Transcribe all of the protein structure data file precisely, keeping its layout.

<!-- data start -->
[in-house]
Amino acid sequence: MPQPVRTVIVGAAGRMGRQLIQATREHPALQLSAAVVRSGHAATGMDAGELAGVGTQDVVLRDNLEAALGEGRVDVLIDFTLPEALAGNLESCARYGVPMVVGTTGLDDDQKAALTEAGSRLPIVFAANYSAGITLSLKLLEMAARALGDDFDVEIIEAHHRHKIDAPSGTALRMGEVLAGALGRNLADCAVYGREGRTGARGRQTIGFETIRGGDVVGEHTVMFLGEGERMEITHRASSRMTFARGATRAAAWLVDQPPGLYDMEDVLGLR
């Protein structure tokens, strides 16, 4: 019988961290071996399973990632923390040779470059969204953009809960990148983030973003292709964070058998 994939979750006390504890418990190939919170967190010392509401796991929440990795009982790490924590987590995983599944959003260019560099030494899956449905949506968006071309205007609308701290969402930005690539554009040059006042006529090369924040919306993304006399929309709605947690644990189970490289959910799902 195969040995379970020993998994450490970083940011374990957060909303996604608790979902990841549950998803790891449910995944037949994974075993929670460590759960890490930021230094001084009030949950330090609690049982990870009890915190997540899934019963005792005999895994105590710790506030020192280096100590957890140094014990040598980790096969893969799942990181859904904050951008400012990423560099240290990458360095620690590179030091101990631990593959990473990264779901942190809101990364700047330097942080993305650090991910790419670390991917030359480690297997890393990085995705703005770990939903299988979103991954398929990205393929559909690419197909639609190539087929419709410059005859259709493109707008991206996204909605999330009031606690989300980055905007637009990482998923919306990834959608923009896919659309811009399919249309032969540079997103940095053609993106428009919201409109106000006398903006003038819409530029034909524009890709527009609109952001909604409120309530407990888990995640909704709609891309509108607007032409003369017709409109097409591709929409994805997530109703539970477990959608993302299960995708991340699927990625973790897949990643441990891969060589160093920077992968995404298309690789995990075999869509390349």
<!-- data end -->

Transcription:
[in-house]
Amino acid sequence: MPQPVRTVIVGAAGRMGRQLIQATREHPALQLSAAVVRSGHAATGMDAGELAGVGTQDVVLRDNLEAALGEGRVDVLIDFTLPEALAGNLESCARYGVPMVVGTTGLDDDQKAALTEAGSRLPIVFAANYSAGITLSLKLLEMAARALGDDFDVEIIEAHHRHKIDAPSGTALRMGEVLAGALGRNLADCAVYGREGRTGARGRQTIGFETIRGGDVVGEHTVMFLGEGERMEITHRASSRMTFARGATRAAAWLVDQPPGLYDMEDVLGLR
């Protein structure tokens, strides 16, 4: 019988961290071996399973990632923390040779470059969204953009809960990148983030973003292709964070058998 994939979750006390504890418990190939919170967190010392509401796991929440990795009982790490924590987590995983599944959003260019560099030494899956449905949506968006071309205007609308701290969402930005690539554009040059006042006529090369924040919306993304006399929309709605947690644990189970490289959910799902 195969040995379970020993998994450490970083940011374990957060909303996604608790979902990841549950998803790891449910995944037949994974075993929670460590759960890490930021230094001084009030949950330090609690049982990870009890915190997540899934019963005792005999895994105590710790506030020192280096100590957890140094014990040598980790096969893969799942990181859904904050951008400012990423560099240290990458360095620690590179030091101990631990593959990473990264779901942190809101990364700047330097942080993305650090991910790419670390991917030359480690297997890393990085995705703005770990939903299988979103991954398929990205393929559909690419197909639609190539087929419709410059005859259709493109707008991206996204909605999330009031606690989300980055905007637009990482998923919306990834959608923009896919659309811009399919249309032969540079997103940095053609993106428009919201409109106000006398903006003038819409530029034909524009890709527009609109952001909604409120309530407990888990995640909704709609891309509108607007032409003369017709409109097409591709929409994805997530109703539970477990959608993302299960995708991340699927990625973790897949990643441990891969060589160093920077992968995404298309690789995990075999869509390349």